In other words, the Christian is able to affirm both the chilling darkness and the aching beauty of the world. The Christian may struggle with evil, but the nihilist must struggle with good. Evil may be mysterious for the Christian, but good for the nihilist can only be incomprehensible. And I think the Christian worldview ultimately provides a rational basis for evil as a “fall,” a deviation from good, as well as hope for its destruction through the life, death, and resurrection of Christ.

When I saw the movie at the theater, I left during the credits. This time I let it keep running, and I noticed there is a brief clip after the credits have run. It shows the Alpha grey wolf which Liam Neeson began to fight as the movie ended lying on the ground, breathing slowly, seemingly dying. I found this fascinating: even here, in a story soaked with nihilism, there is a hint that perhaps Liam Neeson’s character survived. Perhaps he conquered the wolf which pursued he and his friends, and the death it represented. To me, this testifies to the fact that nihilism seems discontent with itself; it constantly must step outside its own boundaries and borrow elements like hope and meaning from other worldviews in order to be existentially fulfilling, in order to make the story interesting. Thus, I feel about this movie as I felt about Camus when I read him in college: the very power of the portrait of nihilism depends on the fact that there must be something more than nihilism.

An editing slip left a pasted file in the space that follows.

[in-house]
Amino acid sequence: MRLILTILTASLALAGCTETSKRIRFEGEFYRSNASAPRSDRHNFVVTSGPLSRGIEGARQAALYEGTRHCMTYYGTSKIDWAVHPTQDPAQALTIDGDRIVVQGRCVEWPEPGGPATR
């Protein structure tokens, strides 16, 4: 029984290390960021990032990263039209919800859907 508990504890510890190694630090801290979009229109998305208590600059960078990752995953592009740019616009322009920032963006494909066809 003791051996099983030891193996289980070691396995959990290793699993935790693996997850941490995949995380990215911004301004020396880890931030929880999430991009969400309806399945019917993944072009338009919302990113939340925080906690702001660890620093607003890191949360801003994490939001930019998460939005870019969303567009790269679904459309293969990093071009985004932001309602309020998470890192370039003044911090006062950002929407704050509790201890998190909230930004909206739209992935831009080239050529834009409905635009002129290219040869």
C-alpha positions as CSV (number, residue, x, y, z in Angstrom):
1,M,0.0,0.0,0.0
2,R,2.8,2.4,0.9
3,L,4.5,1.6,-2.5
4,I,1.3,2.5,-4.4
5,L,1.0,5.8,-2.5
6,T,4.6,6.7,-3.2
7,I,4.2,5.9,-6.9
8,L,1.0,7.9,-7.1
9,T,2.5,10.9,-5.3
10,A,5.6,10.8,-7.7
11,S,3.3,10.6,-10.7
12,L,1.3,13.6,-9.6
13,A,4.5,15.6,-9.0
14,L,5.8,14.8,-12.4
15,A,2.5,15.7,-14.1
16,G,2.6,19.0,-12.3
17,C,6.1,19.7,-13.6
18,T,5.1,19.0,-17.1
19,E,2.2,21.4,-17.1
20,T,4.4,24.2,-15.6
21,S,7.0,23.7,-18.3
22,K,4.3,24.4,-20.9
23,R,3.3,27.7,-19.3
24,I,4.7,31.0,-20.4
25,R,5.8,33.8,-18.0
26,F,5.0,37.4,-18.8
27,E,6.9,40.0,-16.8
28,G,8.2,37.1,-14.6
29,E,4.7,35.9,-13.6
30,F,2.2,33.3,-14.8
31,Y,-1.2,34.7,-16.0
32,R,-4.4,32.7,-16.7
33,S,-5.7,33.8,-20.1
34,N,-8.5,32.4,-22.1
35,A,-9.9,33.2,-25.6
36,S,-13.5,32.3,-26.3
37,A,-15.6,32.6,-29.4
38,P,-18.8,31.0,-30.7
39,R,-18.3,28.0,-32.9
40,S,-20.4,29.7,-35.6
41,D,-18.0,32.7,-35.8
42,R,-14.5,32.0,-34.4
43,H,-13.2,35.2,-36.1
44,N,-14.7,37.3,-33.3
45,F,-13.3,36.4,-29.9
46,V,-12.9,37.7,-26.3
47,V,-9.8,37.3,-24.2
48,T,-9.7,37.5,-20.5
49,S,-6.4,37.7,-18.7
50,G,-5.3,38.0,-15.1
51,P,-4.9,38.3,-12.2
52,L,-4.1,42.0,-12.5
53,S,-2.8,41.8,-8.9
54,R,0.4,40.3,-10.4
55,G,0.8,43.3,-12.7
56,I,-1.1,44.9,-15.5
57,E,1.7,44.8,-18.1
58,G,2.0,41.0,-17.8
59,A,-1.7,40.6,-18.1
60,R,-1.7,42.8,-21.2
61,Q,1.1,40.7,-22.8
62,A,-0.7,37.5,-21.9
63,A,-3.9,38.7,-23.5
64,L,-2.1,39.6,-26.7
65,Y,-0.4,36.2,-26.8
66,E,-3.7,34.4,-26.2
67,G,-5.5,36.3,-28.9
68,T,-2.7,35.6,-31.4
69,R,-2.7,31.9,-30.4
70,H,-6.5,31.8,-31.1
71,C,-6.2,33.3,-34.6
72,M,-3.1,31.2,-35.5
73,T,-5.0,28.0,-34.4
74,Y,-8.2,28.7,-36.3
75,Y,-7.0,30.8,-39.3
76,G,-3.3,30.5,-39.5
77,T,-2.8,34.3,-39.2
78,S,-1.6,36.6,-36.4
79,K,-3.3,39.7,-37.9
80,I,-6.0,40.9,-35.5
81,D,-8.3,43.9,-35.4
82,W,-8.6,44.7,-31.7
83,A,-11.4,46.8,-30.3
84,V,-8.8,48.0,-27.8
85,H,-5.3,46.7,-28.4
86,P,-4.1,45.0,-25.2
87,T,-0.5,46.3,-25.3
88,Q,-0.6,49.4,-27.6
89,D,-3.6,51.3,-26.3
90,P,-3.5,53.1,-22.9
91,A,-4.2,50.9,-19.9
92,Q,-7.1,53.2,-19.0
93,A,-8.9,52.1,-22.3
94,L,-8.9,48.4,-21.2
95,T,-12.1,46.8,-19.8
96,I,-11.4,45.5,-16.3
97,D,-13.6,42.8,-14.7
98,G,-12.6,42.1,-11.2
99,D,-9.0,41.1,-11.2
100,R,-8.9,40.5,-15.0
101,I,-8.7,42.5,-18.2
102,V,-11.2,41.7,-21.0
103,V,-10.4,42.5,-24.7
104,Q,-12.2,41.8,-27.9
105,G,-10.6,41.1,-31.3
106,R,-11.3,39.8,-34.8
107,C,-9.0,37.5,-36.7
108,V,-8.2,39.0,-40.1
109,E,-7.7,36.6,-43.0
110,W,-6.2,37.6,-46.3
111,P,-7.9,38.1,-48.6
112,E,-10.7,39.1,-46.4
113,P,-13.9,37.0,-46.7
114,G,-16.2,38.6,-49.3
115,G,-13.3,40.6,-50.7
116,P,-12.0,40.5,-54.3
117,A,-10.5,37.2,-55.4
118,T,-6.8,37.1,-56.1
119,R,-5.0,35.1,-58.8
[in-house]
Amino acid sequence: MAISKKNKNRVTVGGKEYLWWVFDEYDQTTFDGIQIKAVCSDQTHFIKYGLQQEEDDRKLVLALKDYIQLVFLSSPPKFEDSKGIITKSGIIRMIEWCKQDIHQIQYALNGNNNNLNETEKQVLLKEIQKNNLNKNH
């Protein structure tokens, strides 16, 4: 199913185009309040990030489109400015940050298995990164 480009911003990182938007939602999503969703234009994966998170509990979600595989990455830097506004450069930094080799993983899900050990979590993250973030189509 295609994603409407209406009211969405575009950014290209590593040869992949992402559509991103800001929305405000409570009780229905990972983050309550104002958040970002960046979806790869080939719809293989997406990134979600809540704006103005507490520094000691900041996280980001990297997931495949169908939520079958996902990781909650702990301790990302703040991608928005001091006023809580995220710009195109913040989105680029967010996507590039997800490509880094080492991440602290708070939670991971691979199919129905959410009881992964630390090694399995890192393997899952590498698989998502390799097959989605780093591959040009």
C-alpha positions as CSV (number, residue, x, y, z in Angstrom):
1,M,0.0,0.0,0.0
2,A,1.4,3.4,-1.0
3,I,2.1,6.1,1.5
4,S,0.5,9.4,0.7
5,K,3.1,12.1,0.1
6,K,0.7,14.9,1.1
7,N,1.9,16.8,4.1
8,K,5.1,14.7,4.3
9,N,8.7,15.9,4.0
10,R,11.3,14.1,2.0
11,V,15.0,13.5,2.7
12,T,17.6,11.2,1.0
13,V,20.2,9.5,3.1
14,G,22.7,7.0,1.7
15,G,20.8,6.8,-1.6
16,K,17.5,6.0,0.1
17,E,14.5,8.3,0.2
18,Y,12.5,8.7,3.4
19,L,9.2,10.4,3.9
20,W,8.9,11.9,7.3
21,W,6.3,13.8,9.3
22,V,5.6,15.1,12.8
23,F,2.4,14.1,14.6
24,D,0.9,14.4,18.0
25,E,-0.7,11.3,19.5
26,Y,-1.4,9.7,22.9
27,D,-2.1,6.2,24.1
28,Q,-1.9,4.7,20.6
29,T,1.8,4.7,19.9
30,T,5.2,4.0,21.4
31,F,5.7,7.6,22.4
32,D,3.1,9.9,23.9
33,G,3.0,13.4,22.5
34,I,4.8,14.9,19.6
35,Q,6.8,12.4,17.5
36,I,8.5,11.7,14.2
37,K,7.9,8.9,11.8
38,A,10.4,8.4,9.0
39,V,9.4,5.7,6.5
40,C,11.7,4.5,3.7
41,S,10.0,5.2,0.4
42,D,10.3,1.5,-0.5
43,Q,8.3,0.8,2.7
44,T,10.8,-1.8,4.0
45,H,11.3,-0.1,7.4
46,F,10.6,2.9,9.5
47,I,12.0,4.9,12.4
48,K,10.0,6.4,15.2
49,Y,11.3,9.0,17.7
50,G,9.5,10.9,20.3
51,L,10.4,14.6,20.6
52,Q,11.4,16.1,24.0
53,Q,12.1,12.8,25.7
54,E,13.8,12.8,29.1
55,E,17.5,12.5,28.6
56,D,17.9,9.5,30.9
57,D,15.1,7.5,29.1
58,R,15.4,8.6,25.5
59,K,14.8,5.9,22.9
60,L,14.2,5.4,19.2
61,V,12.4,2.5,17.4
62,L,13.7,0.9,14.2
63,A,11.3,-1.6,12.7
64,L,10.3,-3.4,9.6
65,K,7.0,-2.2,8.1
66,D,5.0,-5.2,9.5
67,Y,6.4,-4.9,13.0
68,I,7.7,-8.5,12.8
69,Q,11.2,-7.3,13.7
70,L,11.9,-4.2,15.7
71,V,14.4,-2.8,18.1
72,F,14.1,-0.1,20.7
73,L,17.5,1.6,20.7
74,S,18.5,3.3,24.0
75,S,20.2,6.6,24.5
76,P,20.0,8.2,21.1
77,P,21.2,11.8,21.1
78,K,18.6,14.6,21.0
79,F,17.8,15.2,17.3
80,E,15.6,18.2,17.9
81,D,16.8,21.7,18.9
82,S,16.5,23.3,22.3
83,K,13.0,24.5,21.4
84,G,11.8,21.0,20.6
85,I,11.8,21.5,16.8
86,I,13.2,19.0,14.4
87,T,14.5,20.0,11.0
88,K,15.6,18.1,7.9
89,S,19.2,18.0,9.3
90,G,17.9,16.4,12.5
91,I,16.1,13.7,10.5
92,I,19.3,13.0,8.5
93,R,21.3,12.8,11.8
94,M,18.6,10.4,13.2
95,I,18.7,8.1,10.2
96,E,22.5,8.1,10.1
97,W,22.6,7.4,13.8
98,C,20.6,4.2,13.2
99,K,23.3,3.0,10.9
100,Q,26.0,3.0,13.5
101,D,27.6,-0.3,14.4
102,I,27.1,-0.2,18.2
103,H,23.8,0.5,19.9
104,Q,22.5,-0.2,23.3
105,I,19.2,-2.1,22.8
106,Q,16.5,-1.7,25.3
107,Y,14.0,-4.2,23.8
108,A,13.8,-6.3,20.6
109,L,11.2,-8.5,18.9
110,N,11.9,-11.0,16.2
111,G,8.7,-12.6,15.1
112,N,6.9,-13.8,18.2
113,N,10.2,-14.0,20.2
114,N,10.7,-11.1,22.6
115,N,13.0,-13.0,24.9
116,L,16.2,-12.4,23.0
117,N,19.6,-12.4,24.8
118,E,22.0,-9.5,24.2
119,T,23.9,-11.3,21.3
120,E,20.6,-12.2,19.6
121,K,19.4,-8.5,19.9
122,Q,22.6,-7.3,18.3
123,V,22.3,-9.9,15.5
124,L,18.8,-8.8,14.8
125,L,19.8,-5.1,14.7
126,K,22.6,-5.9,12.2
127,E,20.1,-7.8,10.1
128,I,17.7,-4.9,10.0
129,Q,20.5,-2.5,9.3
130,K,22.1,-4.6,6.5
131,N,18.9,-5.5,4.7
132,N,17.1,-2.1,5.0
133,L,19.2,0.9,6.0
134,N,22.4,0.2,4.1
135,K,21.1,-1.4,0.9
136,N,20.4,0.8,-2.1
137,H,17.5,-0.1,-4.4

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  1. ‘The Christian may struggle with evil, but the nihilist must struggle with good.’ Wow.

    Stacey and i watched this a few days ago Gav and I think your reflections are wonderful.

  2. I enjoyed reading your interpretation of the film. This was one of best movies I’ve seen in awhile and I walked away with a similar approach to it.

    Indeed, the film is about the nihilistic worldview as you mention. The characters share a bleak journey that ends in death for all of them. One thing I appreciate from time to time in American cinema is a tragedy, where viewers aren’t insulted by happy endings because life is often frought with disappointment and unclear answers. However, I disagree with the statement that nihilism is self-negating. Consider this:

    The nihilist insists that life has no objective meaning and what happens, happens. They often don’t attribute any of this to a God (let alone a Yahweh, the Christian one) and they often find meaning in their own lives, actively or not. Death means the absolute end. You could consider ANY animal a nihilist, which eliminates the notion that humans are somehow special and not just descendants of apes. Nihilists don’t think in terms of Good and Evil, because they see everything as just plain ol’ Normal.

    The Christian insists that God created them and gave them purpose, and that death marks the beginning rather than the end. They believe prayer works and God answers prayers. In the event a prayer goes unanswered, like what happens to Liam Neeson, God is mysterious. Yet, we often see movies where the character prayers for a miracle touchdown and when they win, they can then chalk it up to God’s intervention.